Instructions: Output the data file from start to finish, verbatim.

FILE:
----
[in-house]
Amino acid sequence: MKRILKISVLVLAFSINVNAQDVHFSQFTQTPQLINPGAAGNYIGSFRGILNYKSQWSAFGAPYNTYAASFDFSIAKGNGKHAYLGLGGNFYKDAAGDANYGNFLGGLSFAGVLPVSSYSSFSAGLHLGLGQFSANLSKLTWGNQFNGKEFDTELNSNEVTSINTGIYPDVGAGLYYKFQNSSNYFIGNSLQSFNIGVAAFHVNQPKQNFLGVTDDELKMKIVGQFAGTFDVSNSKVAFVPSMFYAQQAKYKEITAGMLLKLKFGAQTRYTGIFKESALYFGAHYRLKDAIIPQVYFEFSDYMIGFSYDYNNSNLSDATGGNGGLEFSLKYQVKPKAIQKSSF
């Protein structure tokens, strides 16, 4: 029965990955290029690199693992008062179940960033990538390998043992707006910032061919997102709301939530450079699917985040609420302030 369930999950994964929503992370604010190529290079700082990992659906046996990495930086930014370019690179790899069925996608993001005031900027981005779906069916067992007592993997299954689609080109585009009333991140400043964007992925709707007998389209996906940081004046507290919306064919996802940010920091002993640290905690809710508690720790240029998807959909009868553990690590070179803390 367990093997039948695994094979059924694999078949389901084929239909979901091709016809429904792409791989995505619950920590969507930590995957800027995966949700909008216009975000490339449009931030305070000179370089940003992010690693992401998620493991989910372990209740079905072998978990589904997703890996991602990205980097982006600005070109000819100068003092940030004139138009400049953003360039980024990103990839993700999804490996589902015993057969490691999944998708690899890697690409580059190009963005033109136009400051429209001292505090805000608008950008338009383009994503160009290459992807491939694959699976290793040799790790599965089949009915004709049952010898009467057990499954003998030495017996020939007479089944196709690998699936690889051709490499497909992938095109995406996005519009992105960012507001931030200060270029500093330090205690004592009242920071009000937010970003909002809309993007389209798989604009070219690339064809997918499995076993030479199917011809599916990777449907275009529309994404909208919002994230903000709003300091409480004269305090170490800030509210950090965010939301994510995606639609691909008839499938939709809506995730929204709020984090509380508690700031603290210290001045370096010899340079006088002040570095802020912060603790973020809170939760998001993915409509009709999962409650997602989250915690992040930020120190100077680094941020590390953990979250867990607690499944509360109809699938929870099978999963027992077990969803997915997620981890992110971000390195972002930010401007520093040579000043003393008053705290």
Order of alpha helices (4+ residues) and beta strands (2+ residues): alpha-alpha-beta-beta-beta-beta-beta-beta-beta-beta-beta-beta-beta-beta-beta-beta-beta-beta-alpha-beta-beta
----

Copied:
[in-house]
Amino acid sequence: MKRILKISVLVLAFSINVNAQDVHFSQFTQTPQLINPGAAGNYIGSFRGILNYKSQWSAFGAPYNTYAASFDFSIAKGNGKHAYLGLGGNFYKDAAGDANYGNFLGGLSFAGVLPVSSYSSFSAGLHLGLGQFSANLSKLTWGNQFNGKEFDTELNSNEVTSINTGIYPDVGAGLYYKFQNSSNYFIGNSLQSFNIGVAAFHVNQPKQNFLGVTDDELKMKIVGQFAGTFDVSNSKVAFVPSMFYAQQAKYKEITAGMLLKLKFGAQTRYTGIFKESALYFGAHYRLKDAIIPQVYFEFSDYMIGFSYDYNNSNLSDATGGNGGLEFSLKYQVKPKAIQKSSF
């Protein structure tokens, strides 16, 4: 029965990955290029690199693992008062179940960033990538390998043992707006910032061919997102709301939530450079699917985040609420302030 369930999950994964929503992370604010190529290079700082990992659906046996990495930086930014370019690179790899069925996608993001005031900027981005779906069916067992007592993997299954689609080109585009009333991140400043964007992925709707007998389209996906940081004046507290919306064919996802940010920091002993640290905690809710508690720790240029998807959909009868553990690590070179803390 367990093997039948695994094979059924694999078949389901084929239909979901091709016809429904792409791989995505619950920590969507930590995957800027995966949700909008216009975000490339449009931030305070000179370089940003992010690693992401998620493991989910372990209740079905072998978990589904997703890996991602990205980097982006600005070109000819100068003092940030004139138009400049953003360039980024990103990839993700999804490996589902015993057969490691999944998708690899890697690409580059190009963005033109136009400051429209001292505090805000608008950008338009383009994503160009290459992807491939694959699976290793040799790790599965089949009915004709049952010898009467057990499954003998030495017996020939007479089944196709690998699936690889051709490499497909992938095109995406996005519009992105960012507001931030200060270029500093330090205690004592009242920071009000937010970003909002809309993007389209798989604009070219690339064809997918499995076993030479199917011809599916990777449907275009529309994404909208919002994230903000709003300091409480004269305090170490800030509210950090965010939301994510995606639609691909008839499938939709809506995730929204709020984090509380508690700031603290210290001045370096010899340079006088002040570095802020912060603790973020809170939760998001993915409509009709999962409650997602989250915690992040930020120190100077680094941020590390953990979250867990607690499944509360109809699938929870099978999963027992077990969803997915997620981890992110971000390195972002930010401007520093040579000043003393008053705290």
Order of alpha helices (4+ residues) and beta strands (2+ residues): alpha-alpha-beta-beta-beta-beta-beta-beta-beta-beta-beta-beta-beta-beta-beta-beta-beta-beta-alpha-beta-beta